Open this publication in new window or tab >>Trust in Biobank Research: Meaning and Moral Significance
2013 (English)Doctoral thesis, comprehensive summary (Other academic)
Abstract [en]

What role should trust have in biobank research? Is it a scarce resource to be cultivated, or does its moral significance lie elsewhere? How does it relate to the researcher’s individual responsibility?

In this thesis I draw four general conclusions. First, trust is still very much present in at least some biobanking settings, notably in Sweden, but possibly also internationally. Second, a morally relevant conception of trust entails that to be trustworthy, researchers must consider the normative expectations that people have of them, and renegotiate expectations that are mistaken. Third, this conception differs from “public trust” assessed through surveys. The main use of the latter is to legitimate policy, not to identify moral duties. Fourth, in spite of ethics review, guidelines and informed consent procedures, ethical issues will always arise during the course of a research project. Researchers can therefore never avoid their individual moral responsibility. Ensuring that one is adequately trusted is one step towards conducting morally acceptable research.

Study I indicates that few Swedes refuse storage of samples in healthcare-associated biobanks and their use in research. Study II suggests that people are somewhat more willing to donate samples than surveys indicate, especially when approached face-to-face by health care personnel. Relationships of trust might thus be important in people’s decision-making. Study III investigates trust as a moral concept. The trustee is often in a unique position to determine what the other’s trust amounts to. When it is mistaken, the trustee has an obligation to counteract it, compensate for it, or renegotiate the expectations that cannot be met. In Study IV, I critique the feasibility of guaranteeing the trustworthiness of the research apparatus through formal measures such as ethics review and guidelines. Not only are there limitations of such measures to consider. They also risk blinding researchers to ethical issues that are not covered by the rules, fostering moral complacency, and alienating researchers to ethics.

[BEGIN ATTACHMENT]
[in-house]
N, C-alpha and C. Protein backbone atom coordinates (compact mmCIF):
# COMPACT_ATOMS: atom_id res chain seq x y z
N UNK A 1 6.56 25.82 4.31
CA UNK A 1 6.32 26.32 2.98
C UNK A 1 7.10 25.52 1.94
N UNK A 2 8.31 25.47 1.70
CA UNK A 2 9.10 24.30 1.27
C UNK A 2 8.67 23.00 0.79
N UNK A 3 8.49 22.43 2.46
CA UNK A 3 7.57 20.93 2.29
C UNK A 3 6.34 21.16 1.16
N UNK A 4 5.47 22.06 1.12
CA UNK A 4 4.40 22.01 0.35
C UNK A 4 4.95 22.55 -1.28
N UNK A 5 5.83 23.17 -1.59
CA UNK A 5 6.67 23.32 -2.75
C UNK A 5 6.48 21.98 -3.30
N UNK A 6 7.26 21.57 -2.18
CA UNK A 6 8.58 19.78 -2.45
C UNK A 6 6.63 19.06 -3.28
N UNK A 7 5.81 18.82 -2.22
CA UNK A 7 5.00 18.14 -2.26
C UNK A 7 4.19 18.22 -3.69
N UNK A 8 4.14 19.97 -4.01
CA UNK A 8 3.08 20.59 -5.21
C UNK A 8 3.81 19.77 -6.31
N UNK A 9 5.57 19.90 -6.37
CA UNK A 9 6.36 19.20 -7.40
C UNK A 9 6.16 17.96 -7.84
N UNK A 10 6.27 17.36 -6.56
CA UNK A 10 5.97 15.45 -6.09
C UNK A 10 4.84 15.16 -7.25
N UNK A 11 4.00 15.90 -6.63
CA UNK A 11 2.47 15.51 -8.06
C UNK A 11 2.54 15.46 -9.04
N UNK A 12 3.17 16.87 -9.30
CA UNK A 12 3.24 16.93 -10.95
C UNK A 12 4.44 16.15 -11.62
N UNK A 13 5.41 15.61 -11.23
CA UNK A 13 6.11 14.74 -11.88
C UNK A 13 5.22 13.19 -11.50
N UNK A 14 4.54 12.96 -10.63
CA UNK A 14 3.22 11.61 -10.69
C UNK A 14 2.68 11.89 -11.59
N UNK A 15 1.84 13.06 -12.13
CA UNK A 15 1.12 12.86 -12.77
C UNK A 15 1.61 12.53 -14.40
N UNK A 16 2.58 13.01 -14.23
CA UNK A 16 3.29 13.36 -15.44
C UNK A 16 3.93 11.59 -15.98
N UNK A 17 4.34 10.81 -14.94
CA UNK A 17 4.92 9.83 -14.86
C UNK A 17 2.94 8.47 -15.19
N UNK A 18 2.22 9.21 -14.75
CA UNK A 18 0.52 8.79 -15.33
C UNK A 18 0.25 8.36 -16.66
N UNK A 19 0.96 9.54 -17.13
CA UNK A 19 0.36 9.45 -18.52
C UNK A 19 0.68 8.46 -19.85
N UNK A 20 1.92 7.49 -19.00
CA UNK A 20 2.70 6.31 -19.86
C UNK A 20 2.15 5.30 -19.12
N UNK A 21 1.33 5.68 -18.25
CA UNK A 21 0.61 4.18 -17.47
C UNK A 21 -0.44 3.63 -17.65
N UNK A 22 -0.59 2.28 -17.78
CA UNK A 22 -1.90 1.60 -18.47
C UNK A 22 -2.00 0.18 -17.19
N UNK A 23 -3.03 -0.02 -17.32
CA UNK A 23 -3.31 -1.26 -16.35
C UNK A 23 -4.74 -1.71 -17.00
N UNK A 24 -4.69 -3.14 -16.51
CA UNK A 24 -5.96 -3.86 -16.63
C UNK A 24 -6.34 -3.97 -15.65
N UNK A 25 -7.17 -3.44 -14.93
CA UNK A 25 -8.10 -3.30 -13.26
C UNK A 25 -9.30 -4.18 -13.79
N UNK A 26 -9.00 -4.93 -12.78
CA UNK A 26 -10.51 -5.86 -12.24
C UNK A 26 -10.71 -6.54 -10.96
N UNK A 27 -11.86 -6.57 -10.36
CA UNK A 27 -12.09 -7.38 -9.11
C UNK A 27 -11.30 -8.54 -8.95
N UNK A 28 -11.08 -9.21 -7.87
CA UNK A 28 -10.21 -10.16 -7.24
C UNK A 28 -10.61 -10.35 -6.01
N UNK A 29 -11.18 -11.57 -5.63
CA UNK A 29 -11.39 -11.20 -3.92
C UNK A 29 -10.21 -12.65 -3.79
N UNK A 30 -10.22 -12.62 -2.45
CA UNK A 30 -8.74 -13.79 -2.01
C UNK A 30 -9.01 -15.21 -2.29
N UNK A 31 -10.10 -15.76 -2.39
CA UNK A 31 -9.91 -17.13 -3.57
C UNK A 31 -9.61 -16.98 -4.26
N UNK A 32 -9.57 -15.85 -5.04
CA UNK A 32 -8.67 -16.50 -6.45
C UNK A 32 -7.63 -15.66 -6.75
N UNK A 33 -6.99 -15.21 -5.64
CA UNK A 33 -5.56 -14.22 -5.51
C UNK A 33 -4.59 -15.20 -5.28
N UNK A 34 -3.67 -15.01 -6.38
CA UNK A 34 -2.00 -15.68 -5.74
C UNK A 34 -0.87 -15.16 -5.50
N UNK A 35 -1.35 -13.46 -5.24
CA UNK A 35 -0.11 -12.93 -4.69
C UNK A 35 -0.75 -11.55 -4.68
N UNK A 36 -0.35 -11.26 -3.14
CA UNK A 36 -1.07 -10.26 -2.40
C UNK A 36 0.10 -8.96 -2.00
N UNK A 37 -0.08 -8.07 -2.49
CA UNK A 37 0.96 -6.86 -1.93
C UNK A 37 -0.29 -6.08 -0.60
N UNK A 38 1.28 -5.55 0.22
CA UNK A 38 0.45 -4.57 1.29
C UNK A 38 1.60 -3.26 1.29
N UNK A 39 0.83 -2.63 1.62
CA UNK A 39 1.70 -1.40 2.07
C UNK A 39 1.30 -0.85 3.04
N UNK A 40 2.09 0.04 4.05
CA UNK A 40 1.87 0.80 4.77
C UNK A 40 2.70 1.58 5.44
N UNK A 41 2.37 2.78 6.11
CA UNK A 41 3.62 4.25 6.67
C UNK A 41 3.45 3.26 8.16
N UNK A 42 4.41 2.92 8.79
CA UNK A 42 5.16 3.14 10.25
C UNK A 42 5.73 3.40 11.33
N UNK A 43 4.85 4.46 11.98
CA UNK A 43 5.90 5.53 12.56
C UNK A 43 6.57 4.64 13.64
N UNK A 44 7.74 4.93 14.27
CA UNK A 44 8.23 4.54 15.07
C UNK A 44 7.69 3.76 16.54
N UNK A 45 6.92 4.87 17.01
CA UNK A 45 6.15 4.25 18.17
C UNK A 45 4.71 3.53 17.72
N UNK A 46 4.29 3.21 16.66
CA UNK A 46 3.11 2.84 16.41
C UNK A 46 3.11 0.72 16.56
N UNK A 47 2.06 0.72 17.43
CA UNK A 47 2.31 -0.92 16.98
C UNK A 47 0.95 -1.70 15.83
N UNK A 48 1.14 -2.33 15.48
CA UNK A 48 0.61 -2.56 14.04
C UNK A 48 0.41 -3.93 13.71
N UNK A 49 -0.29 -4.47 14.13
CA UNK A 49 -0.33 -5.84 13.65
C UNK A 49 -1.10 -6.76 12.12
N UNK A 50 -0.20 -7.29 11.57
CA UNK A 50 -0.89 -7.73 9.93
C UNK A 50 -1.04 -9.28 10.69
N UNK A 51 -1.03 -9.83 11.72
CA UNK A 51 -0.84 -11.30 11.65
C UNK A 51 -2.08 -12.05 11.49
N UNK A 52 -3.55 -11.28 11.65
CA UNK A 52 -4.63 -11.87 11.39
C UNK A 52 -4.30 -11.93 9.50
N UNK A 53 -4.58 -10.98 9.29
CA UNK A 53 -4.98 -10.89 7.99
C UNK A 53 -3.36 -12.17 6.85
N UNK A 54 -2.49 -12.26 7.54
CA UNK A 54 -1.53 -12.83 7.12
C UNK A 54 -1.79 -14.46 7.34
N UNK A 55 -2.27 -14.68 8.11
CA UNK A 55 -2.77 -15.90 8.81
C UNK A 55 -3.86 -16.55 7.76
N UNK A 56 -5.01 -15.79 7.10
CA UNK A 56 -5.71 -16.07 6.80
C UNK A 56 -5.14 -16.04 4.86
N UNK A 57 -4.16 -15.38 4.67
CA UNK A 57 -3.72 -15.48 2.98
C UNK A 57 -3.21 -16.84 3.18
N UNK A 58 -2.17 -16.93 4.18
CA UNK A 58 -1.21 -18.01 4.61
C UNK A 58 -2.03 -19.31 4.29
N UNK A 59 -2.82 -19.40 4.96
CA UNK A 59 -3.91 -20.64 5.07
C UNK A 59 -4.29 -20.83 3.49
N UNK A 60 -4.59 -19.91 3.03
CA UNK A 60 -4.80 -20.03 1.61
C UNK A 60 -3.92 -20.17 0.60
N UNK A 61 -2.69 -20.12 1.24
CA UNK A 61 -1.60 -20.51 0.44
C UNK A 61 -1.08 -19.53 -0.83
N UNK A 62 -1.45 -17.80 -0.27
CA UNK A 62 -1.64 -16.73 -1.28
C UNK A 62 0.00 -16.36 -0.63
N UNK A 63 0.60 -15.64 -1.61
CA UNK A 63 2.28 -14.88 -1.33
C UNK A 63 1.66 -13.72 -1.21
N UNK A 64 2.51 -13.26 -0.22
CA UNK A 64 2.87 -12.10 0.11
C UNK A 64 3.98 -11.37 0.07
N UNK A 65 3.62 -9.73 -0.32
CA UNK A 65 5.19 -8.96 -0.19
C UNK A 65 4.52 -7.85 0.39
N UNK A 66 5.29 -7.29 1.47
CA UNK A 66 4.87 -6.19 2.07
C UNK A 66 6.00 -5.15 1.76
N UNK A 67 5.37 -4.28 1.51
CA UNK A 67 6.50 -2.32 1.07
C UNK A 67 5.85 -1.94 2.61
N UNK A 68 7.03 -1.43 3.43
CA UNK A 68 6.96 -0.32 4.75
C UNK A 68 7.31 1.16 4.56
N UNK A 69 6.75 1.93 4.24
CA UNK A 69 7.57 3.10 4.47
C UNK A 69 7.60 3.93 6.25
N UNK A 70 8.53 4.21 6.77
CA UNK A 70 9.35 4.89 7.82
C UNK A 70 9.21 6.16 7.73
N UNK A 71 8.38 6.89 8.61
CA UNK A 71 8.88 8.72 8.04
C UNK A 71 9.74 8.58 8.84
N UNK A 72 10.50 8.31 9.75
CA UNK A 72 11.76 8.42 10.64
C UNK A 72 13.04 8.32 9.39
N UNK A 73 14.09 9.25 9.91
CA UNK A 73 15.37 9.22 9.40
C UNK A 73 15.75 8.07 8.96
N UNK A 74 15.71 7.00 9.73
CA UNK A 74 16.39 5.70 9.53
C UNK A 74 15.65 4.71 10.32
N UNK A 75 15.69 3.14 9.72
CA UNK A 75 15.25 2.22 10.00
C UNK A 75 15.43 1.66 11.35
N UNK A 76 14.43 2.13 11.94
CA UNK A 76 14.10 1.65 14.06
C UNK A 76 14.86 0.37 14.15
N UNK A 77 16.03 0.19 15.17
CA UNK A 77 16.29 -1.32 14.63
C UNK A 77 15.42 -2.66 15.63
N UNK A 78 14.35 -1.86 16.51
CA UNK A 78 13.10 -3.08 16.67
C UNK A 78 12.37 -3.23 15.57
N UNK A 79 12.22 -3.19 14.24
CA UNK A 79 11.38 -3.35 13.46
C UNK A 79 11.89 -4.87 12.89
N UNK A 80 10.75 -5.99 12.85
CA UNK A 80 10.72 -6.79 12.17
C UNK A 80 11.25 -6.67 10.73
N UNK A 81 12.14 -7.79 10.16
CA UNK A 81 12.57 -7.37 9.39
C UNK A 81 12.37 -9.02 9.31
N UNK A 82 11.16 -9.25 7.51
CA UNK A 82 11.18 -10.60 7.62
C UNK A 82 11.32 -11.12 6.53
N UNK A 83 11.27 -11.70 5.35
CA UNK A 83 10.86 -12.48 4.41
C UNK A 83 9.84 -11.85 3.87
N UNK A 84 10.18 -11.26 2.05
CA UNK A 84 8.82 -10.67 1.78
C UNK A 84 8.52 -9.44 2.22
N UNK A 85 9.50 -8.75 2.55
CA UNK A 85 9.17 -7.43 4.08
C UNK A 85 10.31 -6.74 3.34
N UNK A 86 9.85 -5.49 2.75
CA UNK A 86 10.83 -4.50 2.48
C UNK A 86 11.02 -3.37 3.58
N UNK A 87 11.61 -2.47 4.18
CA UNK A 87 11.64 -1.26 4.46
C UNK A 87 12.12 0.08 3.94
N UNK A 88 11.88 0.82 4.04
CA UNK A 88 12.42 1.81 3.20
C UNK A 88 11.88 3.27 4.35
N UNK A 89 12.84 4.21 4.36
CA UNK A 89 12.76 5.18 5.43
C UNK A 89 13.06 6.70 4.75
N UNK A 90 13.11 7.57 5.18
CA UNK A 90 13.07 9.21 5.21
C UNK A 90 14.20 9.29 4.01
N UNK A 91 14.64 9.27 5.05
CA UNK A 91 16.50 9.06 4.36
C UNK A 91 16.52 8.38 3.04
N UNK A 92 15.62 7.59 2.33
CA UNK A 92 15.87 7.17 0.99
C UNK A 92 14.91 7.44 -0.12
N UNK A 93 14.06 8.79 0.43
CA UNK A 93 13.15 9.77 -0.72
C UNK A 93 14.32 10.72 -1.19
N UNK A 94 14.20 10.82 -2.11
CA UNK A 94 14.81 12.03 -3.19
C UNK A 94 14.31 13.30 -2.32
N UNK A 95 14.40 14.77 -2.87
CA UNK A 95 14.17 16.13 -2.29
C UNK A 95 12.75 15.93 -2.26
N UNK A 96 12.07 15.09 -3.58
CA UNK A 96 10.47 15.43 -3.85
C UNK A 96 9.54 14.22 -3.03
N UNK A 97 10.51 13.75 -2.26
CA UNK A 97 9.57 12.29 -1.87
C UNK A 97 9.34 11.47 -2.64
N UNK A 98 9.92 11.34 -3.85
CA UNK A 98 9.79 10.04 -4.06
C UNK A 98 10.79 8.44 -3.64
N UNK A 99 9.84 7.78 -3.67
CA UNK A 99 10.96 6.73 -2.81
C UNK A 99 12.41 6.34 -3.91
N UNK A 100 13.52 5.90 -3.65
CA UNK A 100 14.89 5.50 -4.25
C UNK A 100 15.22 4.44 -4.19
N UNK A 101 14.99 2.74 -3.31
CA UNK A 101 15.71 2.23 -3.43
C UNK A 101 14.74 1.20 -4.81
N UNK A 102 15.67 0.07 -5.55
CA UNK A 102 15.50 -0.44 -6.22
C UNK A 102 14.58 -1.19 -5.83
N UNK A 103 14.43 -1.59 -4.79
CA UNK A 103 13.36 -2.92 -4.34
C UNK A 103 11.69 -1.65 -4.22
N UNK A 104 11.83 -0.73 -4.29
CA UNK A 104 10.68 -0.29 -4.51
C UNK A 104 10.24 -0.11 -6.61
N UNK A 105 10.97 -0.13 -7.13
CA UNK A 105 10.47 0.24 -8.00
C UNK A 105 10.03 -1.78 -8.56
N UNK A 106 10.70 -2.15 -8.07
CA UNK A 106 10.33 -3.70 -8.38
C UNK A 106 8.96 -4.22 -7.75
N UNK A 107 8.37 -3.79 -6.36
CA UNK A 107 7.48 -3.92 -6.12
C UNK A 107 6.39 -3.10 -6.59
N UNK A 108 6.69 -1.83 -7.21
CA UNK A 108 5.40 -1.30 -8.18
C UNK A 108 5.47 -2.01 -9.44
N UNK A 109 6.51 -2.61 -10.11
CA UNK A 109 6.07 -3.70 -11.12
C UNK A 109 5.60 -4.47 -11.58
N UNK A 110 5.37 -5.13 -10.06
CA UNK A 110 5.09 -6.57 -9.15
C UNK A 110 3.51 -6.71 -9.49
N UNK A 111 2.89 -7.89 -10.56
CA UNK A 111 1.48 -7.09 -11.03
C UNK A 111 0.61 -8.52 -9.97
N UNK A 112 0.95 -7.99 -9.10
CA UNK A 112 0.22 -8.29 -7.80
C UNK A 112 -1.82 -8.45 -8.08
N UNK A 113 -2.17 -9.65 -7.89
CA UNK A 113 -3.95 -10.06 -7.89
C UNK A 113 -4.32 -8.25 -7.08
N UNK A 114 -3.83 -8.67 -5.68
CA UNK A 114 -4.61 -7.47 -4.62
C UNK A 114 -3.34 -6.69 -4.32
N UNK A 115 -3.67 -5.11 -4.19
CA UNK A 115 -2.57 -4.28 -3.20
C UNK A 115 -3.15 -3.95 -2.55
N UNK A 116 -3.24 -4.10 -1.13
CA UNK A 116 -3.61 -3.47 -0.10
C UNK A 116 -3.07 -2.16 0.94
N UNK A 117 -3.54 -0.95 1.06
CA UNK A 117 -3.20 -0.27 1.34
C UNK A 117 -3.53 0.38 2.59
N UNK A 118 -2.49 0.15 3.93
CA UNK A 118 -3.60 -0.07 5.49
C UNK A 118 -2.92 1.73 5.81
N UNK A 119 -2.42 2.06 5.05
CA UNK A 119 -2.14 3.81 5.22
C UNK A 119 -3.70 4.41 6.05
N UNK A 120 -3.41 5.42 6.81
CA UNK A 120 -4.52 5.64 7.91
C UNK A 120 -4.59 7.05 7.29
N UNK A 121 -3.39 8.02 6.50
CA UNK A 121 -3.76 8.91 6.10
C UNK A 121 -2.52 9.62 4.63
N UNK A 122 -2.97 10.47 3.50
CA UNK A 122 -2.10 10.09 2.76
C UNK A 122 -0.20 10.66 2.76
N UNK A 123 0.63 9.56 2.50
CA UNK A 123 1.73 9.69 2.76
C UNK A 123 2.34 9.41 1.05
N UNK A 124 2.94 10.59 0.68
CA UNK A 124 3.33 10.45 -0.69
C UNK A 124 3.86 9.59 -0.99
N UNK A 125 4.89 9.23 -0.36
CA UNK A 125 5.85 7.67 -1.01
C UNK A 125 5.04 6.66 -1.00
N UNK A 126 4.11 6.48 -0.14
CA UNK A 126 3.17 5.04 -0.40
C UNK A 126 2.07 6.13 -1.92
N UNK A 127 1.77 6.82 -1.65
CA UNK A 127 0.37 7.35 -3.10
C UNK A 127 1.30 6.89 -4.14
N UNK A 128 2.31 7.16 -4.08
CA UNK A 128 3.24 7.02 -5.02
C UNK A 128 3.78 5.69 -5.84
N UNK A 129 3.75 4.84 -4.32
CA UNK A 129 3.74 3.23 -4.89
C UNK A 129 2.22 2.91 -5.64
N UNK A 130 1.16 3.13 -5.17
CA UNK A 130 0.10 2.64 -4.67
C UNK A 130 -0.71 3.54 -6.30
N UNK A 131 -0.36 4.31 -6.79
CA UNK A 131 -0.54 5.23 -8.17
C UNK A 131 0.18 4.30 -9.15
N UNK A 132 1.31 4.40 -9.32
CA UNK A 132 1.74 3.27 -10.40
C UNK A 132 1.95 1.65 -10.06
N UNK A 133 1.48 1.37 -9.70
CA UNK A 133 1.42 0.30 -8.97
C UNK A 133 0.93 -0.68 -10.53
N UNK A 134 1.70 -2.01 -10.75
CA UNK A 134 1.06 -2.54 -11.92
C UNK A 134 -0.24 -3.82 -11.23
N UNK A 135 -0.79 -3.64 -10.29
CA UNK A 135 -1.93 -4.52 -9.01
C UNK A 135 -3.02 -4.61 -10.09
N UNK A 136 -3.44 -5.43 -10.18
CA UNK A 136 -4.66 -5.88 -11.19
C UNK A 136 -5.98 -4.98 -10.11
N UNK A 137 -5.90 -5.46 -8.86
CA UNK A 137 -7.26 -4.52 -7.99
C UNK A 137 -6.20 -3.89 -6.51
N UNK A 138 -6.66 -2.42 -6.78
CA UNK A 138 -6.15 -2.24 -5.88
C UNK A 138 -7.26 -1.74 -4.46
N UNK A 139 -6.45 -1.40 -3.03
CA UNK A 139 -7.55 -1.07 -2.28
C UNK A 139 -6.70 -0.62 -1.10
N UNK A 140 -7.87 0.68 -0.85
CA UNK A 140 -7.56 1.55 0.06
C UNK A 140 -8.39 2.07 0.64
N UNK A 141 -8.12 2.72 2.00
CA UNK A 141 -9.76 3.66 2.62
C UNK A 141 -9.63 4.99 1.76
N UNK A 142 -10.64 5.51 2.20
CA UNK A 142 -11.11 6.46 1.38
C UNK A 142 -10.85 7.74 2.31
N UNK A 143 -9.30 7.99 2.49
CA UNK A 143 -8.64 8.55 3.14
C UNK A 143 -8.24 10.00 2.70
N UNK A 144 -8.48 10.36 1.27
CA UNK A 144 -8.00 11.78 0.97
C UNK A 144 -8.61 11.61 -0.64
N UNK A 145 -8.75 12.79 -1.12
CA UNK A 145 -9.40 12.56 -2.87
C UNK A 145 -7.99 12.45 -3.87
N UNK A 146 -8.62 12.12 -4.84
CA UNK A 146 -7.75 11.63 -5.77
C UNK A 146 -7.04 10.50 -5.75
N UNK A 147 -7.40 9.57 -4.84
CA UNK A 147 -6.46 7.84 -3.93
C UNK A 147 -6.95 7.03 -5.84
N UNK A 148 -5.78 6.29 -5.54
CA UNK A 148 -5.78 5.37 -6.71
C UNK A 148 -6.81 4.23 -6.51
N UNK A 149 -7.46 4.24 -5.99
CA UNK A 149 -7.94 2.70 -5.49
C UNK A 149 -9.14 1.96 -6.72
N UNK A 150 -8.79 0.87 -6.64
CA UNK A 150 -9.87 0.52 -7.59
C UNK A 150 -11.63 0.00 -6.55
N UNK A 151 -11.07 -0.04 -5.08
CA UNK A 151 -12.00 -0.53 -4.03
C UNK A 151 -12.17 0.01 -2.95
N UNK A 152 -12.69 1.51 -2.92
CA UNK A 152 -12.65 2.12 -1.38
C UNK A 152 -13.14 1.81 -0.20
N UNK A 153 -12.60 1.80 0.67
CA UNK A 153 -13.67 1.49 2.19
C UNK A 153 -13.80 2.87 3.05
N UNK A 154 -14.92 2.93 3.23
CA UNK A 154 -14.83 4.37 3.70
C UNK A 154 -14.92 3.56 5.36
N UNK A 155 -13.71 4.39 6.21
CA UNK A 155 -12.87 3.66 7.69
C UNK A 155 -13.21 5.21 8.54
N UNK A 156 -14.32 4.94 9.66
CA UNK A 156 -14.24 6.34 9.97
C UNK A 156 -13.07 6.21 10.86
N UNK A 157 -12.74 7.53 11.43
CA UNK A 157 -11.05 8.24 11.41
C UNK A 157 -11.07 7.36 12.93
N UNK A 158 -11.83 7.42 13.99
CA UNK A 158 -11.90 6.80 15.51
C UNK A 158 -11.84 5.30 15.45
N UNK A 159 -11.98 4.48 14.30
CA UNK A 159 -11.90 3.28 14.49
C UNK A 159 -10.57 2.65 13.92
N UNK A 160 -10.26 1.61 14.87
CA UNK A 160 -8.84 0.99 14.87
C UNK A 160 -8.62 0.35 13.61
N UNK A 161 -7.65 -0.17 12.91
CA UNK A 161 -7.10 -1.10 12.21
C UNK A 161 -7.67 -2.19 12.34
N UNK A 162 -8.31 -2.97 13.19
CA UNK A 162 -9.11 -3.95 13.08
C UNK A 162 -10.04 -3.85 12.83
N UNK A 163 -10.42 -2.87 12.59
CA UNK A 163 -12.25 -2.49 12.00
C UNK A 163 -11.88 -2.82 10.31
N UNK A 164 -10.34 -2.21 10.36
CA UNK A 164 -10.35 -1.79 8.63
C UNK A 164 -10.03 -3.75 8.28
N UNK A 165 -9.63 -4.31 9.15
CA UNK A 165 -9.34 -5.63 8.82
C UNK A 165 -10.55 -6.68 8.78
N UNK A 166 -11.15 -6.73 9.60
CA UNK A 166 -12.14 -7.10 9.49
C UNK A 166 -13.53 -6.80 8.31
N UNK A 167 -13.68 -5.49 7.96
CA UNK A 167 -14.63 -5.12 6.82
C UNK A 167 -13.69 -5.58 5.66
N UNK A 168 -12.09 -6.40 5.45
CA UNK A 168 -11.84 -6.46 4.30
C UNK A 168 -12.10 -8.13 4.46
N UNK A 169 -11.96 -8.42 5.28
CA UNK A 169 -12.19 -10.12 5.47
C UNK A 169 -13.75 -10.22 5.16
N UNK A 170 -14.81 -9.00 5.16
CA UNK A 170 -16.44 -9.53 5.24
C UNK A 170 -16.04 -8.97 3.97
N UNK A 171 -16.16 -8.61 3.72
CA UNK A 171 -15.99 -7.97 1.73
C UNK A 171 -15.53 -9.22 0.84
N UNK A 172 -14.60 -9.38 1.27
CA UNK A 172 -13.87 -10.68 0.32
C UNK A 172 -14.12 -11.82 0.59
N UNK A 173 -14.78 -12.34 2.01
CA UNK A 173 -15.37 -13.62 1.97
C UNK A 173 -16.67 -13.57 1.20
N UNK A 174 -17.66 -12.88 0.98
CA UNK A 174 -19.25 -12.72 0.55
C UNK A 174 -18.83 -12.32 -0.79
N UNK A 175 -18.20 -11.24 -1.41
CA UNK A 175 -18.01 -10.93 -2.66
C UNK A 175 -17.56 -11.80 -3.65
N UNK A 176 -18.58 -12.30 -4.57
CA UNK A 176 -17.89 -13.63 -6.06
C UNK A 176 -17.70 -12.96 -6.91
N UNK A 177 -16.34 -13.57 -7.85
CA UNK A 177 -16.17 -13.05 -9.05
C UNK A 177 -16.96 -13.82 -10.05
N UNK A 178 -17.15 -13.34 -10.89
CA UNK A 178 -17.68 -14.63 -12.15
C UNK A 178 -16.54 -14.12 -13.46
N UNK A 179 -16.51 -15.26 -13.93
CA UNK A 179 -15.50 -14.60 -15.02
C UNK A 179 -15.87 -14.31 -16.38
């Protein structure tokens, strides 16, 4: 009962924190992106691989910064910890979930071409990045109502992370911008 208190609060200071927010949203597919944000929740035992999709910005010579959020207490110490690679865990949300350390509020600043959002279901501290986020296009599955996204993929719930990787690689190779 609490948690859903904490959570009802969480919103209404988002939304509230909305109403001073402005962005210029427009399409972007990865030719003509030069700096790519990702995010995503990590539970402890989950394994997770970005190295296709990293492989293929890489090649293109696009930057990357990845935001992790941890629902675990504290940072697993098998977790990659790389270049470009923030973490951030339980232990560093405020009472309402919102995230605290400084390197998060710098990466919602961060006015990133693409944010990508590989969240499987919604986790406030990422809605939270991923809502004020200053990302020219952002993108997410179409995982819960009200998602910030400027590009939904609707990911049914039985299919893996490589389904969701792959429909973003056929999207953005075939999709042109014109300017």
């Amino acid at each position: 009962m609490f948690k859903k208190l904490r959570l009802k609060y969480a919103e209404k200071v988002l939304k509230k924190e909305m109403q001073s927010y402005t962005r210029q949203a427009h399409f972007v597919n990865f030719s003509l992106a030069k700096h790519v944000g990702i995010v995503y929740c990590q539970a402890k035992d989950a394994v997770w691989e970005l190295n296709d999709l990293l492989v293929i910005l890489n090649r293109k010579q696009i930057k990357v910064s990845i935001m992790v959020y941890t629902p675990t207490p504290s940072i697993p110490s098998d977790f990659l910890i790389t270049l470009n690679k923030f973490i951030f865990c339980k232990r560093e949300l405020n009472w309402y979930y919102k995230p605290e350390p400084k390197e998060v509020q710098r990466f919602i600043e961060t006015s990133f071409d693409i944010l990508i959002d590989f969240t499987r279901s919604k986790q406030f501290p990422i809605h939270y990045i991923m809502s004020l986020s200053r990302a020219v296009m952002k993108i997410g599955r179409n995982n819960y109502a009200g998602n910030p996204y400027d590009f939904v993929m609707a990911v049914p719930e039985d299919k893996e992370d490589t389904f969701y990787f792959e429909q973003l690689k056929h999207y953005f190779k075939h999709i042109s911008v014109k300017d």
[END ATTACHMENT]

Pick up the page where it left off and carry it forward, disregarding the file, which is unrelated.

Place, publisher, year, edition, pages
Uppsala: Acta Universitatis Upsaliensis, 2013. 142 p.
Series
Digital Comprehensive Summaries of Uppsala Dissertations from the Faculty of Medicine, ISSN 1651-6206 ; 861
Keyword
Biobank, biobank research, bioethics, biobank ethics, research ethics, trust, trustworthiness, moral responsibility, informed consent, ethics review, ethics guidelines
National Category
Bioethics
Research subject
Bioethics
Identifiers
urn:nbn:se:uu:diva-192295 (URN)978-91-554-8585-6 (ISBN)
Public defence
2013-03-09, Auditorium Minus, Museum Gustavianum, Akademigatan 3, Uppsala, 09:15 (English)
Opponent
Supervisors
Available from: 2013-02-15 Created: 2013-01-17 Last updated: 2013-04-02